Munchin’ with Michael: which burrito reigns supreme?

Michael Barthelemy, Food Critic

Man’s greatest invention: the burrito. A perfect blend of taste and mobility is what makes it so unique and so beloved. Though the issue that arises from the greatness of the burrito is the plethora of restaurants opening up claiming to rule the industry. So naturally as a burrito lover, I felt a moral obligation to sift through the number of burritos in Evanston in order to truly find the best.

For this competition though, I had to set some guidelines. First off, there is no such thing as a “perfect” burrito. No perfect scores. Second, all burritos tested will be the vegetarian option. This study is not exclusive to the meat eaters. If a vegetarian burrito is good, odds are the meat option will be equally as good. Finally, all my opinions are my own. If you do not agree, that is fine, just do not feel offended if your favorite place does not get as high of a score as you want.

Okay, enough talk. Let’s get to munchin’.

The Supreme Burrito #1

An Evanston staple. The Supreme Burrito #1, known by most simply as “Supreme,” came into this investigation with high expectations. After all, this is debatably the most popular burrito in Evanston, and certainly is for ETHS students.

The big question was: How does the vegetarian option, which substitutes meat for a mixture of guacamole and their classic beans and rice, hold up? Does it live up to the astronomical expectations that the carne asada or chicken tinga hold?

For the most part, the burrito was able to hold its own. The array of flavors is something that works masterfully together, not to mention the differing ingredient textures. The creaminess of the cheese and beans works in unison with the crunch of lettuce and tomato. To tie it all together, there is the sour cream, which adds a sharp flavor and is necessary to keeping the burrito moist.

The salsas provided are nothing to sleep on either. The red salsa is not something I am a fan of, as the smokiness and heat it provides can become overpowering. The salsa verde on the other hand is exquisite. It is able to combine a mixture of acidity and jalapeno flavor, all while having a subtle kick to it.

Despite these positives, this burrito is certainly not perfect. Many of the issues revolve around the distribution of ingredients, as many times with both the cheese and guacamole, you end up getting a bite or two that is solely that flavor, which nobody wants.

On top of that, the guacamole appears to be only avocado, which I found odd, and the beans, while still a good alternative, felt bland and overpowering for the most part.

Score- 8.1/10

Tomate Fresh Kitchen

This was the highest anticipated review for me. I have been to Tomate before and every time it has impressed me. Just like with every other place though, I had never had the vegetarian option, the black bean burrito, before, so there was a chance for disappointment. Tomate entered this competition with the highest expectations, and they blew them out of the water.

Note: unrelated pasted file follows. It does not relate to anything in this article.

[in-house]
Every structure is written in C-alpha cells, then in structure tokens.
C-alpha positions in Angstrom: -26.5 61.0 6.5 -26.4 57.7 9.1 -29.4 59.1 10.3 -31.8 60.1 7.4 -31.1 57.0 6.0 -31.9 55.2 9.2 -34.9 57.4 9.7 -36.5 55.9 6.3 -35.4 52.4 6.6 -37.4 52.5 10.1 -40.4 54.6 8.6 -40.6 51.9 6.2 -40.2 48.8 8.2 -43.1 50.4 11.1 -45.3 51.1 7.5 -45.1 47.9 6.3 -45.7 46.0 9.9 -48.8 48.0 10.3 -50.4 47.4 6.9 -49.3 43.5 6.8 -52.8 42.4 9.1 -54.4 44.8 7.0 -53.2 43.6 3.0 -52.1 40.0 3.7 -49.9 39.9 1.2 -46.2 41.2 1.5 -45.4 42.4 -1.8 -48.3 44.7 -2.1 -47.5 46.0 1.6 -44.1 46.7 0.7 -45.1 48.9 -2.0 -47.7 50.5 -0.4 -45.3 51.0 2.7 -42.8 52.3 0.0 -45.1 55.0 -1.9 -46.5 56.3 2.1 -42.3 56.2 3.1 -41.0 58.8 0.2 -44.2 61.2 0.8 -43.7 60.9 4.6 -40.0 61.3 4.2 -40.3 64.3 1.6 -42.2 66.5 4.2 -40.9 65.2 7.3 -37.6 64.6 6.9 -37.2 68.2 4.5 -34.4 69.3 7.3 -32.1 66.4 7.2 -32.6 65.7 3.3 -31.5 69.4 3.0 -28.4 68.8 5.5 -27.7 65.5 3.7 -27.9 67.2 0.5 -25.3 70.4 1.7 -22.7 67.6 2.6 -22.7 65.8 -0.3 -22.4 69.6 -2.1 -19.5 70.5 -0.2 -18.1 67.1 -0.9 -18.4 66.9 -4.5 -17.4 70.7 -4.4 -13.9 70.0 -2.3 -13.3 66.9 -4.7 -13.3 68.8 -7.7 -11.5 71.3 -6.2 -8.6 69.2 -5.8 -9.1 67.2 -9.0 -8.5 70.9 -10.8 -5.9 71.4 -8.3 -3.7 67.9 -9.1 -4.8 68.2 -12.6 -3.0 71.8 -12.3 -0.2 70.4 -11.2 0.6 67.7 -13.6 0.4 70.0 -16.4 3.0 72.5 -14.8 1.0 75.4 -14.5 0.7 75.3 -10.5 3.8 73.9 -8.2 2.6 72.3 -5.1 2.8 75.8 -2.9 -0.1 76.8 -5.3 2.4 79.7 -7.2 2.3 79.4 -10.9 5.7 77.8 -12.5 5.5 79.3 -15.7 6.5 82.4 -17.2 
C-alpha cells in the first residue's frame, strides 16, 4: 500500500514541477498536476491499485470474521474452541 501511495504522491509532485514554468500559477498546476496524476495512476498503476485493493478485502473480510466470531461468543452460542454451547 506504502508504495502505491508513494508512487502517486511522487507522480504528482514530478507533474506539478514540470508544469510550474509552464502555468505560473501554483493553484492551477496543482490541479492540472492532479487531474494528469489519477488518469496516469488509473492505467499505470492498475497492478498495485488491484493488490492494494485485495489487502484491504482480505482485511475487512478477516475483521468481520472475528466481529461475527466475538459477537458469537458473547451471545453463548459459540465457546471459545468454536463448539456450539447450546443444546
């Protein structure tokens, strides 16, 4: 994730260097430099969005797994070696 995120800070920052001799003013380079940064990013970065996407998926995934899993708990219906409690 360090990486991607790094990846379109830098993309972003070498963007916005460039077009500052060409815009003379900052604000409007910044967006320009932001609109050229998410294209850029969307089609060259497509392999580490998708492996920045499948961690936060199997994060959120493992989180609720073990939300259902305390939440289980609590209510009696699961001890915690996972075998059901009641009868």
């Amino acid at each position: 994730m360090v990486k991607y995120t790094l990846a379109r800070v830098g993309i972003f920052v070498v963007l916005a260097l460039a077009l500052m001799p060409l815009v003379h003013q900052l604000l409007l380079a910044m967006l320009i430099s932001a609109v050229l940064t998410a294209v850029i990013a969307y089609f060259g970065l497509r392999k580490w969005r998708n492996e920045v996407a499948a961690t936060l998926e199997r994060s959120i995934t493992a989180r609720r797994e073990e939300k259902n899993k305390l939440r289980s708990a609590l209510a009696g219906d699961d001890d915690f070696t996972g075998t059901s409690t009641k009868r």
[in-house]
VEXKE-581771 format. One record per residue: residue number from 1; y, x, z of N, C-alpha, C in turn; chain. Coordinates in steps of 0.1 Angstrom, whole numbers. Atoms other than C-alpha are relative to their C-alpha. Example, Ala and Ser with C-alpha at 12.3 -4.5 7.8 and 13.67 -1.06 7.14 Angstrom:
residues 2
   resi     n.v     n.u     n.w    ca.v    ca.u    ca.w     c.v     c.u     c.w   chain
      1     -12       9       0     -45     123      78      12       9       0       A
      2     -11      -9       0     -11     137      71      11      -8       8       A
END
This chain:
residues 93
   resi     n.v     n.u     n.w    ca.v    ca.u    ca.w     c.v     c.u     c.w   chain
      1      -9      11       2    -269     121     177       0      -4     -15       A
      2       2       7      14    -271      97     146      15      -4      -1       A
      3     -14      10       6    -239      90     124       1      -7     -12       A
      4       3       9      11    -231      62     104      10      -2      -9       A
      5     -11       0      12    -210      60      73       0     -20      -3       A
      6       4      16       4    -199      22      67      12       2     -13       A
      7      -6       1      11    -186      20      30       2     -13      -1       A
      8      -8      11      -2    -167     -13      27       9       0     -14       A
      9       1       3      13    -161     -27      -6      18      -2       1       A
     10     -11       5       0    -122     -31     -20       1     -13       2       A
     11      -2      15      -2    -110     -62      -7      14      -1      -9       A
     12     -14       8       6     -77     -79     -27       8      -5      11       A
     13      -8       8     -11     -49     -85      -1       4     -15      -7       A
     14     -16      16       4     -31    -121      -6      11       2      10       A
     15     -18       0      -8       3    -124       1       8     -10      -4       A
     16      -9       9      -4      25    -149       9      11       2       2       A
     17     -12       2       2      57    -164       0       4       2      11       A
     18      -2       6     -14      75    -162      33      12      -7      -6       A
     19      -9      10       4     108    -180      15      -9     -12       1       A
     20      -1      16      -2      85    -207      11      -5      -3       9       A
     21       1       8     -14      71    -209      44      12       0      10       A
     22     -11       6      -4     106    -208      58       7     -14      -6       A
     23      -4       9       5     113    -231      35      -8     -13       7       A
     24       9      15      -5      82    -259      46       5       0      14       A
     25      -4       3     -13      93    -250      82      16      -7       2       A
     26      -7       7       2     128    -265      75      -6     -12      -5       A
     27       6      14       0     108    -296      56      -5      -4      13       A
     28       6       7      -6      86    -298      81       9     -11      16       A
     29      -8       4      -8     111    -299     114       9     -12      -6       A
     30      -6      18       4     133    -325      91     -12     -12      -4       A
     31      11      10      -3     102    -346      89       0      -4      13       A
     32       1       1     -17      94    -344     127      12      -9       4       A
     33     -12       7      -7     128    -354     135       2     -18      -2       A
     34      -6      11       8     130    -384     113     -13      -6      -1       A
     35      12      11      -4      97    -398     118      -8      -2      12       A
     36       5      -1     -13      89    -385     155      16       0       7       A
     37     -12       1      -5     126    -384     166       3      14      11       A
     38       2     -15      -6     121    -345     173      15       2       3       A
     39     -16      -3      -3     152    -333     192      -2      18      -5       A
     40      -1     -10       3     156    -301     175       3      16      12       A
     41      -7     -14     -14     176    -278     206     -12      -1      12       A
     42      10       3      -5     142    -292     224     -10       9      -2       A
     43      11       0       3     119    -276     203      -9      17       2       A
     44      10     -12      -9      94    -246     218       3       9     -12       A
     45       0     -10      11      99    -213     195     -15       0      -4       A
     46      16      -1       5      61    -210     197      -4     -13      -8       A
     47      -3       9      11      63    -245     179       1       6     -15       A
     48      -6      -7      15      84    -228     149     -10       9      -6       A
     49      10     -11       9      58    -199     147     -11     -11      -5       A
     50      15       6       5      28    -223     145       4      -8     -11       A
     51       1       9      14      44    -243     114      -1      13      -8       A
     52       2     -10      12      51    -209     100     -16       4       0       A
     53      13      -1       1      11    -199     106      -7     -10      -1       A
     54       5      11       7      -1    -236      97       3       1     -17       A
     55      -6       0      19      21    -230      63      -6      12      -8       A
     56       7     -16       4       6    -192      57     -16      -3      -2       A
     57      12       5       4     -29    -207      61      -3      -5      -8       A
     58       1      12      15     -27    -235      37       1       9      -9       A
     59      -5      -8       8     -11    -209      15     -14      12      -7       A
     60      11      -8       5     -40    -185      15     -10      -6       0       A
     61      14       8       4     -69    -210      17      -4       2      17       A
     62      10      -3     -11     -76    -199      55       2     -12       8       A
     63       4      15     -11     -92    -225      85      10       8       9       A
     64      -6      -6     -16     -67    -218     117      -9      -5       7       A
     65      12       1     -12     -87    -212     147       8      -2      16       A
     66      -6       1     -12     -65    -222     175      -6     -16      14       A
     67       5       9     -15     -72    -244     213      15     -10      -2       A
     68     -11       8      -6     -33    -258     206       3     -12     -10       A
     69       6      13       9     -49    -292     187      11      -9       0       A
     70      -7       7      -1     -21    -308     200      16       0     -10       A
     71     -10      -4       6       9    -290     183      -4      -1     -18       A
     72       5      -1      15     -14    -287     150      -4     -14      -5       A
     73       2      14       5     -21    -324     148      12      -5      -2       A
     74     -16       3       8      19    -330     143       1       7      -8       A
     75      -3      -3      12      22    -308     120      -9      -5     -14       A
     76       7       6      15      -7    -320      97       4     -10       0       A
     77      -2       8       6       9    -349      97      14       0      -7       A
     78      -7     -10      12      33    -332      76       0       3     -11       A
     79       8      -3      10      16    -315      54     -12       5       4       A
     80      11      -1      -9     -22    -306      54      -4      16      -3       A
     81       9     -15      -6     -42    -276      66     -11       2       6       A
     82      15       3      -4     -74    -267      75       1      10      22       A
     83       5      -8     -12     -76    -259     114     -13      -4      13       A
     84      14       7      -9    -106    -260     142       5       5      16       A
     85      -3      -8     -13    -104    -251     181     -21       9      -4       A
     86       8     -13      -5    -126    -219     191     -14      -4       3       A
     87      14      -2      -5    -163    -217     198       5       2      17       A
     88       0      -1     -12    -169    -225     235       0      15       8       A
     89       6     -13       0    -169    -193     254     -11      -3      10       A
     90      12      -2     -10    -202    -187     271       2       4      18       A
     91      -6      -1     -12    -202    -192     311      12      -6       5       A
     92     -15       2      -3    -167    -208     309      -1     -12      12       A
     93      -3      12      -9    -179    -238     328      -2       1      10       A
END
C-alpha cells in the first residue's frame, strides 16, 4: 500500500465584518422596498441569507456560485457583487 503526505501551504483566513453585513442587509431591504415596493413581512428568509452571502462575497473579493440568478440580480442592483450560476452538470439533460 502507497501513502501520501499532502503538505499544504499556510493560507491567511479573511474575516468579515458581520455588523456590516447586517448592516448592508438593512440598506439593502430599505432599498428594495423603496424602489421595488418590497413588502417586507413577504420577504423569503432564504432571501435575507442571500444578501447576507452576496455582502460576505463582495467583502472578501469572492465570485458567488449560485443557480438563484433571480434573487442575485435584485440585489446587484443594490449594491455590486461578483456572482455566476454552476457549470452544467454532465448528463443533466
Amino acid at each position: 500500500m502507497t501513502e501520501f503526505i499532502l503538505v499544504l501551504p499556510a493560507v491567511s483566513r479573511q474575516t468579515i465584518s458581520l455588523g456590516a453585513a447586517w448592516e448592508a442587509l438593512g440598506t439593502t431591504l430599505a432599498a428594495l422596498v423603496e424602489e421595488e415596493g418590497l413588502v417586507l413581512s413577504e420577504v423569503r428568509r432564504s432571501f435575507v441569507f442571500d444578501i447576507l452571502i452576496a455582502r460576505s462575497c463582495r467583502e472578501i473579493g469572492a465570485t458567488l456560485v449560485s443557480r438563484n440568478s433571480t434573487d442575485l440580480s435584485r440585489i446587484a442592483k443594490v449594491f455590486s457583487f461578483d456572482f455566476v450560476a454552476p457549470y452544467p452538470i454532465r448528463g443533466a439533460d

BE WARNED: Tomate is very small. There is no seating inside, be ready to take it to go.

Unlike Supreme, there is no issue with a clumping of flavors. The dispersion of each ingredient is superb, and you are able to taste every flavor in every bite. This burrito is not dry either, a major plus. A dry burrito is a terrible burrito, it is as simple as that.

The black beans are seasoned perfectly, and rather than overload the burrito with beans to account for the loss of meat, Tomate keeps the emphasis on the bean flavor modest. This combined with the Mexican rice they use establishes a perfect base of flavor, opening it up to a variety of complementary ingredients.

Tomate uses an array of spices in their burrito, and you can taste it. There is a subtle spice in every bite, and combined with the chopped onions, provides a boost in flavor.

The one major downfall I saw was the cheese. While some may love this, personally I am not hugely into cheese being grilled.

For the most part the flavor worked, adding a hint of smokiness and cheese flavor, but as you get to the end of the burrito, the tortilla became lined with cheese and got to be all you could taste. I have only seen the cheese in the black bean burrito, and it was not the best surprise.

Overall, if you have not tried Tomate, get up right now and go. This place IS something to write home about; it is that good.

Score: 9.2/10


I was not sure how to approach this one. I, just like millions of others, have had Chipotle a countless number of times. For the most part, I am never expecting to be surprised by what they have to offer. While it is one of the higher quality and better tasting fast food chains, it is still a chain.

The biggest fallback of Chipotle is definitely the fact that major ingredient clumping occurs. One bite you get a mouthful of guacamole, the next you get a bite of lettuce, hopefully not contaminated with E. Coli.

On top of that, Chipotle is one of the messiest burritos you will ever eat. This could just be simple poor burrito folding, but it seems to be because the burrito is beyond wet. Once you get to the final bites, it feels like you dipped the tortilla in the ETHS pool.

Despite these negatives, the flavor is there. The corn salsa is simply sublime. It gives a necessary sweetness to the overall flavor and the chopped pepper adds a nice spice.

The rice and black beans are classic. They work so well together and are a Chipotle staple. These combined with the fajita vegetables are a dynamic duo.

The guacamole perfectly contrasts other flavors. It is some of the best guacamole you can find from a chain, and maybe in general. The creaminess and pure flavor of the guacamole works perfectly to bind together all the different flavors and textures. Overall, super solid, nothing insane.

Score: 7.2/10